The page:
Richard Chance (William Petersen) is a Secret Service agent whose partner Jim Hart (Michael Greene) is getting tired of this profession. One night when they are guarding a V.I.P. Chance notices a suspicious figure at the end of the corridor and goes to investigate - rightly so, as it turns out, because the man is a terrorist suicide bomber determined to blow up the hotel. Through a mixture of luck and skill, the two agents see to it that the bomber falls off the roof and his explosives are detonated killing nobody but him, but the ordeal has taken its toll on Hart and he announces his retirement...
And we all know what happens to you if you're a movie cop who announces his retirement, don't we? That's right, unless you're Danny Glover in a Lethal Weapon movie you might as well have put a loaded gun to your head, and so it is with Hart in To Live and Die in L.A., who spends his last three days on the force investigating a counterfeiting operation and winds up murdered by the criminals. They are led by scene-stealing Willem Dafoe, playing artist turned illegal money maker Rick Masters, who makes an instant enemy of Chance after blowing his partner's brains out with a shotgun, but there's a lot of that in this film, one of the most violent cop thrillers of the eighties.
It was looking like director and co-writer William Friedkin had wanted to reinvent the genre for the eighties in a way that he had done for the seventies with his classic The French Connection, except there was a small problem with that: Michael Mann had already done it with his hit television series Miami Vice. Mann was not best pleased when he saw this effort, believing that Friedkin had ripped off his whole act, but as there was no shortage of other filmmakers, lesser ones too, who had done the same, it's not surprising that his case went nowhere. What To Live and Die had in its arsenal was a more bloodthirsty style, although style was definitely the order of the day.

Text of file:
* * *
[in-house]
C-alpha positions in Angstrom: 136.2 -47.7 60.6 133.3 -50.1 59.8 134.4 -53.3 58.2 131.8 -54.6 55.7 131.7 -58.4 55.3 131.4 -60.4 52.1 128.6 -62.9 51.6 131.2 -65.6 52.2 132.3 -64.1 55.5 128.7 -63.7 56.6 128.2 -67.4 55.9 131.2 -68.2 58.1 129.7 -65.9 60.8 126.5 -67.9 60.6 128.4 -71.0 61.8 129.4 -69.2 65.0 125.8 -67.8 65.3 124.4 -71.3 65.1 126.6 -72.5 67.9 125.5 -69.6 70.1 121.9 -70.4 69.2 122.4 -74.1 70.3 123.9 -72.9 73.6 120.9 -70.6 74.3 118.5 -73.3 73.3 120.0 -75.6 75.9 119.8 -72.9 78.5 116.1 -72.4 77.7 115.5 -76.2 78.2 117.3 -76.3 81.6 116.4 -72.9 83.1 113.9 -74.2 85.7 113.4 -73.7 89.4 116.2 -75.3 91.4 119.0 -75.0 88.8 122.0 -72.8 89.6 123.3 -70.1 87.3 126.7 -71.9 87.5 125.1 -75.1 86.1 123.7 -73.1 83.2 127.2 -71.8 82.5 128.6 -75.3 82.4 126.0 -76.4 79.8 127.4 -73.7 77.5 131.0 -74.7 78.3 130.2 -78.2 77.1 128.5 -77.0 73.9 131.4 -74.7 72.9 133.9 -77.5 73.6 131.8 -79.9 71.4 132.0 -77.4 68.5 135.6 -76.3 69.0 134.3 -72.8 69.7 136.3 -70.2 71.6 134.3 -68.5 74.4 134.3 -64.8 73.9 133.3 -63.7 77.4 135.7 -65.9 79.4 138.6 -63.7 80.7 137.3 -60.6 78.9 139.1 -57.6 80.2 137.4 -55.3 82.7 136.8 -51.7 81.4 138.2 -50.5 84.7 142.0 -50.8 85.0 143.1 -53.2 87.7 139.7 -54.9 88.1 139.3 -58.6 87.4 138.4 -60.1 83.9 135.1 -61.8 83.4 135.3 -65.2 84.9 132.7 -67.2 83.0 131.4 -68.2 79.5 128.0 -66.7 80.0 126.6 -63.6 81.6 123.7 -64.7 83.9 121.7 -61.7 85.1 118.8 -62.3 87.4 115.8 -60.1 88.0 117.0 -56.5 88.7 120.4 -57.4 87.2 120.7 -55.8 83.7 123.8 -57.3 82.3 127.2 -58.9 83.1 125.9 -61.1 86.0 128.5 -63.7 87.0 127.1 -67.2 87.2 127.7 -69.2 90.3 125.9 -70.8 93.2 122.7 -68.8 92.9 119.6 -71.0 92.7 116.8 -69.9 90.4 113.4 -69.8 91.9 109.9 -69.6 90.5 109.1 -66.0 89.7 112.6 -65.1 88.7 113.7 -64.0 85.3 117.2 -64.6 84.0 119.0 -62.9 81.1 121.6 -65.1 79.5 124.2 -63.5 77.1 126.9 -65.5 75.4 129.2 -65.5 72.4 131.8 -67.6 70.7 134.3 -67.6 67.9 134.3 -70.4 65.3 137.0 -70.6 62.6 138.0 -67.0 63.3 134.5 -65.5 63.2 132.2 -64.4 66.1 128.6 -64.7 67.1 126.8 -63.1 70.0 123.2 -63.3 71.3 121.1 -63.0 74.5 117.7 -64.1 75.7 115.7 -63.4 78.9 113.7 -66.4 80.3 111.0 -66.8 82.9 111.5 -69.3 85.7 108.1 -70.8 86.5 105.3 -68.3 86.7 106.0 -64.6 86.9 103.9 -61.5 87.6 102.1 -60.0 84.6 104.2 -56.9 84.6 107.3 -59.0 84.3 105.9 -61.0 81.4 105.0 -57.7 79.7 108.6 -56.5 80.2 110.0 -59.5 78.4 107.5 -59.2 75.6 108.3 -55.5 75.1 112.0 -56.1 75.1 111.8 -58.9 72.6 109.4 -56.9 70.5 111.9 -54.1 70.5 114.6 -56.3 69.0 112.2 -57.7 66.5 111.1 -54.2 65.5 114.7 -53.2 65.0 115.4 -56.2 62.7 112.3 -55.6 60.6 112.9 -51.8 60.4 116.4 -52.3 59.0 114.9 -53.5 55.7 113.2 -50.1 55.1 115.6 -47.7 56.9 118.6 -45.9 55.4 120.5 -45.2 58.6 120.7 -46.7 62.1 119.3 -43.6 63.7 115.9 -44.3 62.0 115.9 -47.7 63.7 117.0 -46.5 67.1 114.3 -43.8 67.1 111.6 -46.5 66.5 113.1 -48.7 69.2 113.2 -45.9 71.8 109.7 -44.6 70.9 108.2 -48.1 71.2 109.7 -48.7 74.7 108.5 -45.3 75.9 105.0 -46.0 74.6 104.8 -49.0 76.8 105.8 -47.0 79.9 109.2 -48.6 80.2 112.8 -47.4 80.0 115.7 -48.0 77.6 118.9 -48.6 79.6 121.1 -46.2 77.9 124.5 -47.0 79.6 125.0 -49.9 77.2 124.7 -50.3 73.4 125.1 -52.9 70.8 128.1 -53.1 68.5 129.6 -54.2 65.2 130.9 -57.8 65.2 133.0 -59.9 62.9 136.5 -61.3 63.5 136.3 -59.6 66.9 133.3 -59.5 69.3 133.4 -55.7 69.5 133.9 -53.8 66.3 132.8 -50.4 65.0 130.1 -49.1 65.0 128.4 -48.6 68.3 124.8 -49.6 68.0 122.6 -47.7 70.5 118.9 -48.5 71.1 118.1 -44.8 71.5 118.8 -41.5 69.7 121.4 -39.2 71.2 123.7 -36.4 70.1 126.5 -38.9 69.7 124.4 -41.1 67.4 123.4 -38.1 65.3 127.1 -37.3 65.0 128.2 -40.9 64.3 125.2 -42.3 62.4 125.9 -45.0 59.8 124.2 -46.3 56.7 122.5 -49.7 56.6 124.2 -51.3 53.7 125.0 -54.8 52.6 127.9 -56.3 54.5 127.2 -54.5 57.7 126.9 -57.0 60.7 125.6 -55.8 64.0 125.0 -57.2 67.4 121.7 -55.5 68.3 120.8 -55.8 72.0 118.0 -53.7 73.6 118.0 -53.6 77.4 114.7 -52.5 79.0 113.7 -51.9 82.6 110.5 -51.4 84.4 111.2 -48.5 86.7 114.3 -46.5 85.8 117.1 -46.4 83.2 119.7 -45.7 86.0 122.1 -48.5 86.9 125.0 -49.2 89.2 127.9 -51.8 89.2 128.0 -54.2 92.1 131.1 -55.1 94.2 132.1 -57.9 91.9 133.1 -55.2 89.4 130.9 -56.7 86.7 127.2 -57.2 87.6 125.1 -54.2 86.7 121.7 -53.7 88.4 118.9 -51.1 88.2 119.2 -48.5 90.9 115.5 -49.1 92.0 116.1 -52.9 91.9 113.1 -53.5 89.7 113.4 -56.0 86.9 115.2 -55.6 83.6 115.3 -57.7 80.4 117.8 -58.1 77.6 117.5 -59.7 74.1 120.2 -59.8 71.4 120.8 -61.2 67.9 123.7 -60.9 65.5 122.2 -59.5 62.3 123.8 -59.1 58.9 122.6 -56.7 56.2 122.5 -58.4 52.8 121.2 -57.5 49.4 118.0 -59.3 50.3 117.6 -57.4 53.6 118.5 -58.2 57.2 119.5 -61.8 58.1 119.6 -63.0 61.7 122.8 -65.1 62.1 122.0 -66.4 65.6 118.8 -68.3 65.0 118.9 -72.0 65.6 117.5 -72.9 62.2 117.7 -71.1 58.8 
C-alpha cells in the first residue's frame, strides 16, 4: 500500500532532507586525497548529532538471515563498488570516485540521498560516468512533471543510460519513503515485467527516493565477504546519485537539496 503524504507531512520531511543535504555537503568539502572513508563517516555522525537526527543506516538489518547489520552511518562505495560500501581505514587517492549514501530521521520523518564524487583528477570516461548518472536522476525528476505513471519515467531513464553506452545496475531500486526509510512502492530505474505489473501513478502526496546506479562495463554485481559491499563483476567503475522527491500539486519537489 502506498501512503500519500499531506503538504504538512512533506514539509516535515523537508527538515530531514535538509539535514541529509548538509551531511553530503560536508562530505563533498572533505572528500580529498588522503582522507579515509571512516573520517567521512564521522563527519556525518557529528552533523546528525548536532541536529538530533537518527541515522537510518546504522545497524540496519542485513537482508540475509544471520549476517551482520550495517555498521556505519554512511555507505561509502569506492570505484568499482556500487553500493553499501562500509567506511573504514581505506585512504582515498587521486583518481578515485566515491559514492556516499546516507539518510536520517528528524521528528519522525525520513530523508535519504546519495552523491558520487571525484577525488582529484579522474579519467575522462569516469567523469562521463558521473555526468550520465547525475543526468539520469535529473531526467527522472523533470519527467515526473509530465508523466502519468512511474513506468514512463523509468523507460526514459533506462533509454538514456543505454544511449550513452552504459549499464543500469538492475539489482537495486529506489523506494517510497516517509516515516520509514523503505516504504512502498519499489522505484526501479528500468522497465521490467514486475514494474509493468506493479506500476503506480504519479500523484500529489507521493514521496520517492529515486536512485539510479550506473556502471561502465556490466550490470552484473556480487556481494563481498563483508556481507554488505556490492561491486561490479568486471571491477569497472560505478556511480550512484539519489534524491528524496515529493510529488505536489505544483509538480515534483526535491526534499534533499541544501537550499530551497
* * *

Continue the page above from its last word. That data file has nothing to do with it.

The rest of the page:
Yet the strange thing is, the filmmakers didn't appear to like their characters very much, fine if the characters were the bad guys, but more problematic if they were the goodies. Or at least, they didn't mind if the audience didn't like them too much, as Chance as played by future CSI star (and Mann's Manhunter star!) Petersen is a real poseur, to use the eighties word, a man who obviously thinks so much of himself that he's willing to work outside the law he is meant to be upholding, and drawn into a downward spiral of his own arrogant methods at crimefighting - he's actually inept at times. It could be that he was simply matching his gleaming, glossy surroundings, but he harks back to the less than lovely cops of the previous decade in his deportment.
Friedkin sustained his film with a kineticism which sweeps you along even as you notice there's no one really to sympathise with, as everyone appears to be on the make, from the telling opening titles to the major players in the story. Every so often there will be a pursuit of some kind, often on foot, but another link to The French Connection arises with one of the great car chases of the era which sees Chance and his antsy new partner Vukovich (John Pankow) stealing a money belt of fake bills from under the noses of the bad guys, but having trouble getting away with it when the hunters become the hunted. Nobody who has seen it will be able to put that chase out of their mind when this film comes up, but there was a further ace up the movie's sleeve with a truly surprising ending, assuredly not something that would ever have happened on Miami Vice and underlining the shiny cynicism of the piece. The surface gloss is so absorbing it's easy to forget that To Live and Die in L.A. was a hard film to warm to. Music by Wang Chung, and doesn't it sound it.
American writer/director who has struggled throughout his career to escape the legacy of two of his earliest films. Debuted in 1967 with the Sonny & Cher flick Good Times, but it was the gripping French Connection (1971) and phenomenonally popular The Exorcist (1973) that made Friedkin's name and influenced a whole decade of police and horror films. Since then, some of Friedkin's films have been pretty good (Sorcerer, the controversial Cruising, To Live and Die in L.A., Blue Chips, Bug, Killer Joe), but many more (The Guardian, Jade, Rules of Engagement) have shown little of the director's undoubtable talent.
About the only remarkable thing are the unconventional fates of the maverick, loose-cannon cop and his by-the-book partner. Otherwise this is symptomatic of its era: all flash and no substance, and just a wee bit camp. That score is positively surreal.
8 Mar 2011
I should have mentioned the camp, especially that scene where the three leads strip off for some manly exercise and sauna-ing. But there was a lot of camp about in the action movies of this era, even more looking back on them.